Isle of Dogs (2018): Overlong Beginning Leads to a Good End

Wes Anderson is one of my Top 3 favorite directors (the other two being Stanley Kubrick and John Carpenter). How does this film stand up compared to his other works? It is good, I loved the visuals and characters, but it doesn’t have the depth as some of his other works and it never reaches greatness, even though it is really good. The location and characters are wonderful with some beautiful homages to Kurosawa, and the main cast is wonderfully quirky with the main character arc being solid. So for my non-spoiler thoughts, this definitely gets a strong recommend.

The film was directed by Wes Anderson, who also wrote and was one of the producers of the film. With the other producers being Scott Rudin, Steven Rales and Jeremy Dawson.

The story follows Atari (Koyu Rankin) a young Japanese boy and ward of the new authoritarian Mayor. He travels to the Isle of Dogs to find his dog Spots (Liev Schrieber) on the Island after all dogs are exiled there due to the Dog Flu. Five dogs help on his quest, with Chief (Bryan Cranston) being the stray who hates humans but must learn to trust Atari for them all to survive the quest. As the quest unfolds a conspiracy is revealed on the Isle of Dogs and Megasaki City.

The Pros:

The Animation and Visuals – The film is done in highly detailed, beautiful stop motion animation. Wes Anderson’s use of symmetry is on full display, as each character and their emotions stand out like drum beats on the screen. You can tell that Kurosawa inspired Wes Anderson, and the making of the film. Both directors are good at using wide open spaces to tell stories of travel, and color to express life and death. We get all of that in this film.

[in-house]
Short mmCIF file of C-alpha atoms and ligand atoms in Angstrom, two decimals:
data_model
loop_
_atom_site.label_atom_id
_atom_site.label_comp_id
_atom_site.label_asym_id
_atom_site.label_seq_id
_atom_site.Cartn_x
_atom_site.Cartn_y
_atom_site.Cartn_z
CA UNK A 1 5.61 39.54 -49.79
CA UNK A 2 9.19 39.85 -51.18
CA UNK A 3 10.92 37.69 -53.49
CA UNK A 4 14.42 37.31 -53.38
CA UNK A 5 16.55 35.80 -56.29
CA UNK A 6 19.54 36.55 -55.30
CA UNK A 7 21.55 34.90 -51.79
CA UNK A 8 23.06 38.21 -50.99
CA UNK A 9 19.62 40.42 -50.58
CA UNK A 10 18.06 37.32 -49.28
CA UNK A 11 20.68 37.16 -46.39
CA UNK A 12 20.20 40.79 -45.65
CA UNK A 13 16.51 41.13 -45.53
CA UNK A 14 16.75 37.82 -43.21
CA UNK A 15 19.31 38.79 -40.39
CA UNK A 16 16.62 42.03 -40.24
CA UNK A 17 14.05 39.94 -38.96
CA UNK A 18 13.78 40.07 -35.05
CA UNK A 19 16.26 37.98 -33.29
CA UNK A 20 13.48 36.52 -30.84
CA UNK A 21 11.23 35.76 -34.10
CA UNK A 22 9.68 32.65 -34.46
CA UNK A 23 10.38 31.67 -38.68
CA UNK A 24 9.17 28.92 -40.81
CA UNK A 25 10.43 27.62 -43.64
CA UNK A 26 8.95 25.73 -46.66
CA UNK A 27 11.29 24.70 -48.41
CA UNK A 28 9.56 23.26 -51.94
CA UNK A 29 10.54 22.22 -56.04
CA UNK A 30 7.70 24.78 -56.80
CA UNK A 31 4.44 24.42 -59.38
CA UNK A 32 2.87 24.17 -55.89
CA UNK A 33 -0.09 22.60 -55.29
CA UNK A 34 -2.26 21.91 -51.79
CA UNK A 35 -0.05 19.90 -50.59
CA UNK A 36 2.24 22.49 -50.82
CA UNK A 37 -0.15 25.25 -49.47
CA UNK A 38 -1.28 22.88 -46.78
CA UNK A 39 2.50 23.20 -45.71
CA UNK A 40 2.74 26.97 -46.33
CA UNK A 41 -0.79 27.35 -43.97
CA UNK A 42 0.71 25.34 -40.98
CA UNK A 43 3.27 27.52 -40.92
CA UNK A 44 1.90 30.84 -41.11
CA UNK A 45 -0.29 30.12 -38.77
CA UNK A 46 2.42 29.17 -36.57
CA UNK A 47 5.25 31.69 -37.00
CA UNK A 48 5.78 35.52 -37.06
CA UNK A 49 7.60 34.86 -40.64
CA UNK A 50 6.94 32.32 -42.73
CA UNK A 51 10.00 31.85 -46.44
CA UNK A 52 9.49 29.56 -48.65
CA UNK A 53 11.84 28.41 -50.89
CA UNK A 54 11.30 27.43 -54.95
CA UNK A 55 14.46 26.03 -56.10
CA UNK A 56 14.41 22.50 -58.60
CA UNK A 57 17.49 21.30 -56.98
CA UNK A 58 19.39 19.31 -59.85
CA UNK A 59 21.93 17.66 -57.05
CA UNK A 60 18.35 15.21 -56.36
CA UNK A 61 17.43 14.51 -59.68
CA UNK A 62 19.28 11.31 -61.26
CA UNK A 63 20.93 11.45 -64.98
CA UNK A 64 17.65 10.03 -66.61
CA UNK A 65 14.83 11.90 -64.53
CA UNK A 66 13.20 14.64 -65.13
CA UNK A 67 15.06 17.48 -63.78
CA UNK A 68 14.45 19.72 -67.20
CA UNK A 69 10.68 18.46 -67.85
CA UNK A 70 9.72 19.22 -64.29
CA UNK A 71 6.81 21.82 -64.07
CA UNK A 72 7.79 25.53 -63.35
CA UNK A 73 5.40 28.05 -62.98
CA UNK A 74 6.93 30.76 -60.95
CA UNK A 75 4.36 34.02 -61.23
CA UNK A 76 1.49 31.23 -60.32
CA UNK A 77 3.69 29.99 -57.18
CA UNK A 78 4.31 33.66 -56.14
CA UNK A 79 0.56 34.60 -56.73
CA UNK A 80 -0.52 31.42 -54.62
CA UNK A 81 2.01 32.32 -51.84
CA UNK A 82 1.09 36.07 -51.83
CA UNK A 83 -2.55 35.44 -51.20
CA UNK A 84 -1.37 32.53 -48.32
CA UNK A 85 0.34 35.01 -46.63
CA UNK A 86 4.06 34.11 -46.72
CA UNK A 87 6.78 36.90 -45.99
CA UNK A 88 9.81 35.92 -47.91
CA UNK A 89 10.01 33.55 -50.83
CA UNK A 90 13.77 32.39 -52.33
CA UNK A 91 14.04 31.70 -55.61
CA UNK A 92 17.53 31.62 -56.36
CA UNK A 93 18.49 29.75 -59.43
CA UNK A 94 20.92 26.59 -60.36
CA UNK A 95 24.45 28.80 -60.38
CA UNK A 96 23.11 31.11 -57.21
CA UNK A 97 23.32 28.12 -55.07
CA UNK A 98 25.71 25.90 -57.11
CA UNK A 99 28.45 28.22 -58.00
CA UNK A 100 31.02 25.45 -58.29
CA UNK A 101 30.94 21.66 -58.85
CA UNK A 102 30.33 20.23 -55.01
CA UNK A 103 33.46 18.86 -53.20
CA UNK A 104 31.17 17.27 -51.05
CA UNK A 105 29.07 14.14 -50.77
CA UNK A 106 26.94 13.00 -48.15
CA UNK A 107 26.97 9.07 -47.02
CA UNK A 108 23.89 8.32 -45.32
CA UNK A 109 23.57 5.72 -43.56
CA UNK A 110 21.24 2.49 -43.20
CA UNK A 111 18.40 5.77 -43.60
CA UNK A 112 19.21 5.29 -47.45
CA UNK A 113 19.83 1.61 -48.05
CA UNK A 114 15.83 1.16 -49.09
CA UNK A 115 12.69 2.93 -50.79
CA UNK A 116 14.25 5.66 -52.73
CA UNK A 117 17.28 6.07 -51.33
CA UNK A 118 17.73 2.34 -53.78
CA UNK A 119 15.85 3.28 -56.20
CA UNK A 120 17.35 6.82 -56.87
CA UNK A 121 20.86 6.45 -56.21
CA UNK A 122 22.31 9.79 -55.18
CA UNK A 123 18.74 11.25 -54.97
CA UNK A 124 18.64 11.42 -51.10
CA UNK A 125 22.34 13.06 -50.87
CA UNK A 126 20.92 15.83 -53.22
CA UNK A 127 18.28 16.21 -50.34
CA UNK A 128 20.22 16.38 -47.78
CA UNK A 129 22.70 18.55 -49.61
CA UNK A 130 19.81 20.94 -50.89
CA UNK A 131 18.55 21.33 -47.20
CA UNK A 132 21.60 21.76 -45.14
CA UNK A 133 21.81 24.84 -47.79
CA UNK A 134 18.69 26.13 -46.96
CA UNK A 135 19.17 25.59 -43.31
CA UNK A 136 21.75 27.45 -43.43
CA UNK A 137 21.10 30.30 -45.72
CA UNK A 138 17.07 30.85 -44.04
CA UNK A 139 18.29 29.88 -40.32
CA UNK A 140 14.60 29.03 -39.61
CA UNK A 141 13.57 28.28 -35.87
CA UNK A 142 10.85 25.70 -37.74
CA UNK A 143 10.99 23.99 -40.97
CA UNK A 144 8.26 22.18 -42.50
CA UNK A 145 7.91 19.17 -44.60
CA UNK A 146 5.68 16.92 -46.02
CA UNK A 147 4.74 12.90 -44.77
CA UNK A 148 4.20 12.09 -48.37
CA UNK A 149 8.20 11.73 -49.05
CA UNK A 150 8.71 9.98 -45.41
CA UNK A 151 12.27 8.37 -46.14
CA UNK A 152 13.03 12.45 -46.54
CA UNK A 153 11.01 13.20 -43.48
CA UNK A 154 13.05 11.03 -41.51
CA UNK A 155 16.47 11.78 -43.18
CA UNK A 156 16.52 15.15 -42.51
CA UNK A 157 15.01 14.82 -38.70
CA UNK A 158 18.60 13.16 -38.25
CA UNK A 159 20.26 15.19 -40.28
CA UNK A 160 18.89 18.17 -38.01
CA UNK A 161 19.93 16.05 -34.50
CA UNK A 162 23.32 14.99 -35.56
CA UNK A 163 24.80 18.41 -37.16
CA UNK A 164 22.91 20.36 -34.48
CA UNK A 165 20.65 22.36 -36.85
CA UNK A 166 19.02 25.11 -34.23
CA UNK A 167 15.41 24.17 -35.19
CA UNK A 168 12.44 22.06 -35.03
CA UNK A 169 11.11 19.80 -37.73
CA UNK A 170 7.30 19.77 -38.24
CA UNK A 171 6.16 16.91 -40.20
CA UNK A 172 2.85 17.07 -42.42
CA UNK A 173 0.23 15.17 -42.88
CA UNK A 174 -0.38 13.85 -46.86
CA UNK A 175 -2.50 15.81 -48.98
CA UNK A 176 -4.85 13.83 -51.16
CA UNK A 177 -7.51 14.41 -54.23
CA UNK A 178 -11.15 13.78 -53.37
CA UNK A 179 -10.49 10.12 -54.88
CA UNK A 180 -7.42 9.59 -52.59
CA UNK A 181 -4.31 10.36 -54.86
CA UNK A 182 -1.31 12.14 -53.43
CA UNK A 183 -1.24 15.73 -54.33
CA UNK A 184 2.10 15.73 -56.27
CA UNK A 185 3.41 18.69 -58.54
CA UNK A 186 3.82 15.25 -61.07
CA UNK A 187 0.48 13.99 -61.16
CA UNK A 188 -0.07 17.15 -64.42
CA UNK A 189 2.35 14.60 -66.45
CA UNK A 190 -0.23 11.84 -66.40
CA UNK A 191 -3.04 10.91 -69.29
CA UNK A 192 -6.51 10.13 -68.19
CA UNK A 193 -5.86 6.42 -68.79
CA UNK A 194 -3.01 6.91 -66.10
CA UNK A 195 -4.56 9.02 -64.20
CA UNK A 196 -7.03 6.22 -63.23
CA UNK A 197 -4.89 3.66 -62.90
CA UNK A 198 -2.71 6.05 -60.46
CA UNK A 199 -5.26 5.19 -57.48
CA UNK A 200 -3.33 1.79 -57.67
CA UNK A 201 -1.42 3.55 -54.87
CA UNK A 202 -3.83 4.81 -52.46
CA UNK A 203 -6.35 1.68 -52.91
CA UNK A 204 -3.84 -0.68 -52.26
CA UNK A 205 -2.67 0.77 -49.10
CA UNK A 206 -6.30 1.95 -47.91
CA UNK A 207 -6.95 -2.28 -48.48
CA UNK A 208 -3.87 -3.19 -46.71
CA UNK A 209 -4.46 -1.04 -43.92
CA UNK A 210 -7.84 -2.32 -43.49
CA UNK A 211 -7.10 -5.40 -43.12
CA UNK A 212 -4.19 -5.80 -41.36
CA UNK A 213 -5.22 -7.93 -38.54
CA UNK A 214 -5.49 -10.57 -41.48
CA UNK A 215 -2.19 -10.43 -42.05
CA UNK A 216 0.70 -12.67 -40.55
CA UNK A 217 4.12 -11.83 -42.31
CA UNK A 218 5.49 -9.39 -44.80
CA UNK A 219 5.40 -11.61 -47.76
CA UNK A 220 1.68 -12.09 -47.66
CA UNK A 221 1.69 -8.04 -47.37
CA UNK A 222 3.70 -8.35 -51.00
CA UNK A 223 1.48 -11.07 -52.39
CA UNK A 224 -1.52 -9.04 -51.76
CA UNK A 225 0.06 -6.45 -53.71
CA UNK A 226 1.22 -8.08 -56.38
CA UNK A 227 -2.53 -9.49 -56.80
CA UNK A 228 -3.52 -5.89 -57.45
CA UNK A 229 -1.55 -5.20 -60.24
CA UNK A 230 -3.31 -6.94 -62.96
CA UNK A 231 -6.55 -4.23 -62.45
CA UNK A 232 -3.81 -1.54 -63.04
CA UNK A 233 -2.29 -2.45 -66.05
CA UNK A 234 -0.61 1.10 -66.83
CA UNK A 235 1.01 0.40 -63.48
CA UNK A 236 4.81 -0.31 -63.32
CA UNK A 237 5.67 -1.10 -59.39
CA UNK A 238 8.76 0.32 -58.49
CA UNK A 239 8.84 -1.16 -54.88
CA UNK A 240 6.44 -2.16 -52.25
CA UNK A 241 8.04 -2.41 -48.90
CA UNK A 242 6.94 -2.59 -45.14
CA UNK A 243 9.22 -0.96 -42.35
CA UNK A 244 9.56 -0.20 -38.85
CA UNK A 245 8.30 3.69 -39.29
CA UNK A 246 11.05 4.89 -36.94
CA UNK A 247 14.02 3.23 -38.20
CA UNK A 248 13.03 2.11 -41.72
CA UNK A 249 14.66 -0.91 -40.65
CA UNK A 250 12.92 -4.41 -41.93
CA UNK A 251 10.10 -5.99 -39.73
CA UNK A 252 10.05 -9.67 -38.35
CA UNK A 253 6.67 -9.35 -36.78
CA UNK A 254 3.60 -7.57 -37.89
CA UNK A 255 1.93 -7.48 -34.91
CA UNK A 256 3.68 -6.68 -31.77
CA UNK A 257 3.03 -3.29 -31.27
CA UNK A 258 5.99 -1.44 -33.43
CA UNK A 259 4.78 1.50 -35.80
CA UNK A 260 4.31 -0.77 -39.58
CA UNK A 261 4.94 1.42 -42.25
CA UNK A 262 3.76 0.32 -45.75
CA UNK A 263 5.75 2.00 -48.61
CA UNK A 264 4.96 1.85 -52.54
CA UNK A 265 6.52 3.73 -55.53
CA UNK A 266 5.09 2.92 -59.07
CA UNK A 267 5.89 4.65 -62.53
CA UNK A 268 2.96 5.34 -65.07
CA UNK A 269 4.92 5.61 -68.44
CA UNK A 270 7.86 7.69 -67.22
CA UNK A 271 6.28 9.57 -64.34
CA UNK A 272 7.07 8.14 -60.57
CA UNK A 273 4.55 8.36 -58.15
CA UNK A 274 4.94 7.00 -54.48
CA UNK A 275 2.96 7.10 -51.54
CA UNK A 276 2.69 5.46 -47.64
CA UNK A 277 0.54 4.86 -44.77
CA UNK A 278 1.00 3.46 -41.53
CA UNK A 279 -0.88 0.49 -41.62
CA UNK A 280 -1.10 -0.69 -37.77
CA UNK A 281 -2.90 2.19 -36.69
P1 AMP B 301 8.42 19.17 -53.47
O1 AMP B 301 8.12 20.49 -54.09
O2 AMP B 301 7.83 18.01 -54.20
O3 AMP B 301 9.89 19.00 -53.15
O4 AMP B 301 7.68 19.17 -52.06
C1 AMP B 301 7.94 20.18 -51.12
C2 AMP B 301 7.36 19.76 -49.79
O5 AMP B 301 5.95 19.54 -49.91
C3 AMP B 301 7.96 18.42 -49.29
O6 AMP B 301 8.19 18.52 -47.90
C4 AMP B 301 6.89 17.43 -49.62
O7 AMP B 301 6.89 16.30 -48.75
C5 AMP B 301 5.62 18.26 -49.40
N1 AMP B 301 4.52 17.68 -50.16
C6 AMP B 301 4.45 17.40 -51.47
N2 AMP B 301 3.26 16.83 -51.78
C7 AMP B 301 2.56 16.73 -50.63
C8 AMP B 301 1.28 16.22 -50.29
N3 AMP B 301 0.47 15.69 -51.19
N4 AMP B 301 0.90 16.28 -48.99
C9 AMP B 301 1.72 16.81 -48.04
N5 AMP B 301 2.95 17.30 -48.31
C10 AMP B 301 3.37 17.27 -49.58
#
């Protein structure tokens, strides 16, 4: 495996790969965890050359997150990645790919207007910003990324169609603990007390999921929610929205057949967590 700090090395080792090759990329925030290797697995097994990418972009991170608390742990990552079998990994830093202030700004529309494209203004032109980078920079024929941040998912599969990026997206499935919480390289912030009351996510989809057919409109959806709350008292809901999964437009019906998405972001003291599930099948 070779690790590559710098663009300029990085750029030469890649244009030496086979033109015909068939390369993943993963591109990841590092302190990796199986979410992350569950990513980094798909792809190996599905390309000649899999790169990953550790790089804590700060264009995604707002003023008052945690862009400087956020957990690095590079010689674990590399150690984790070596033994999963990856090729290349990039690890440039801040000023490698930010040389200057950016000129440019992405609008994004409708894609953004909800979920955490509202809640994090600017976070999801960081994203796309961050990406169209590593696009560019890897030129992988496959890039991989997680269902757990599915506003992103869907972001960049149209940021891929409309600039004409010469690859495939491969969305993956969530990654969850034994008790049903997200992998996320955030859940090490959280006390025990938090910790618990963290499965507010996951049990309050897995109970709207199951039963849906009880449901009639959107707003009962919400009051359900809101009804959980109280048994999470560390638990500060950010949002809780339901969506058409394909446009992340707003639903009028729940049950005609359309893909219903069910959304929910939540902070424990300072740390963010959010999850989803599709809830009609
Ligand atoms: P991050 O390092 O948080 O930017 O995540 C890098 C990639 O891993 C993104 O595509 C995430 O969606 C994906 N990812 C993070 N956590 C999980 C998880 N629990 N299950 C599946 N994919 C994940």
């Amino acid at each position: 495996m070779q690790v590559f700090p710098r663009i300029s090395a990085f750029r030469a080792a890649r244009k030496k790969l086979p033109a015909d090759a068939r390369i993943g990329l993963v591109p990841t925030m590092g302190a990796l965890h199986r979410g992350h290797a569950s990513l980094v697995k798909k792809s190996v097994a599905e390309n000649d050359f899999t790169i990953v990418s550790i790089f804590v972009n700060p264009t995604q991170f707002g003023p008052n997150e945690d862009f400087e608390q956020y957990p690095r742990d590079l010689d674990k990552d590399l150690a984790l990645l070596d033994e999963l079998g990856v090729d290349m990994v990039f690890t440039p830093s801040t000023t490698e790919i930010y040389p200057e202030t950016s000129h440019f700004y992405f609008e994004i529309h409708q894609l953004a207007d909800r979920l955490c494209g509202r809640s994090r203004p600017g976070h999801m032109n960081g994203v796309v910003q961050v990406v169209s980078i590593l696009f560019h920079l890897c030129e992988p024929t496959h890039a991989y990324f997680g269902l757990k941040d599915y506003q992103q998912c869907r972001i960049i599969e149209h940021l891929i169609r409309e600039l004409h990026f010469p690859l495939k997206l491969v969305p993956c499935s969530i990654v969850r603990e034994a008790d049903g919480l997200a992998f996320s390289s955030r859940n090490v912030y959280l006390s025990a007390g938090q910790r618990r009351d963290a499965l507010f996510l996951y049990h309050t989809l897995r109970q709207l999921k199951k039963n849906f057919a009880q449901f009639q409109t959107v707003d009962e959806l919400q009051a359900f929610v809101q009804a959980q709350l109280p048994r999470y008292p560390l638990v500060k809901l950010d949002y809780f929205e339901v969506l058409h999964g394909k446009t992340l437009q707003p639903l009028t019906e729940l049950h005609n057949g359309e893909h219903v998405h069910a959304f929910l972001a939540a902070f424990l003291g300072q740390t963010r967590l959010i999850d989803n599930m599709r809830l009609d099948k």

The Soundtrack – The soundtrack, like the visuals, takes a lot of inspiration from Akira Kurosawa, from the quiet openings with stark drums, and the emphasis on percussion. Alexandre Desplat captures the world so starkly, bringing the characters and scenes to life.

The Pack – The Pack is wonderful. Goldblum’s Duke is a gossip and hears things, Murray’s Boss is kind of oblivious and likes wearing trinkets, Norton’s Rex is the default second-in-command and sometimes leader, Balaban’s King is the washed up ex-celebrity dog who goes through bouts of depression, and Chief is their tough battle-worn leader.

Chief’s Arc – The main arc of the movie belongs to the stray, Chief, who goes from hating humans to becoming Atari’s new bodyguard. His story is believable too, with a dog he likes (Nutmeg) first suggesting he give the kid a chance, and ending with the Atari caring for him as he goes from covered in black soot, to looking just like Spots. He was my favorite character, and I loved how as standoffish as he initially was. There were reasons behind it, just like his transformation made sense due to Atari’s compassion. By the end, he’s the main connector between humanity and the dogs.

Atari and the Mayor – The Mayor is a distant relative of Atari, and for some reason really hates the dogs (it is implied that his ancestors did, and of course they loved cats). In the end Atari’s love for the dogs changes his heart. He does what he can in the end to stop the dogs from being destroyed due to that last minute change of heart. I liked Mayor Kobayashi in the end, he was a great antagonist and had a level of complexity to him.

Okay: The Foreign Exchange Student / The Student Arc – Tracy Walker leads her class in saving the dogs on the Island. My issue with this was that we never get what brought her to Japan, so it gives a bit of a white savior vibe to her interactions, especially since the other students are never given words. I’m still putting her at okay as Tracy was a compelling character, the downside is she could have been anyone, and I would have preferred she’d have been Japanese like Atari.

What About the Cats? – I’m putting this as okay as the film could have become overcrowded if we had the cats speaking. I also wanted to know the cats motivations. It implies they are the leaders of Japan, but it never does anything with it. The cats never have a voice, and it takes away from the overall point. They weren’t even needed, since the focus was on the dogs.

The Cons: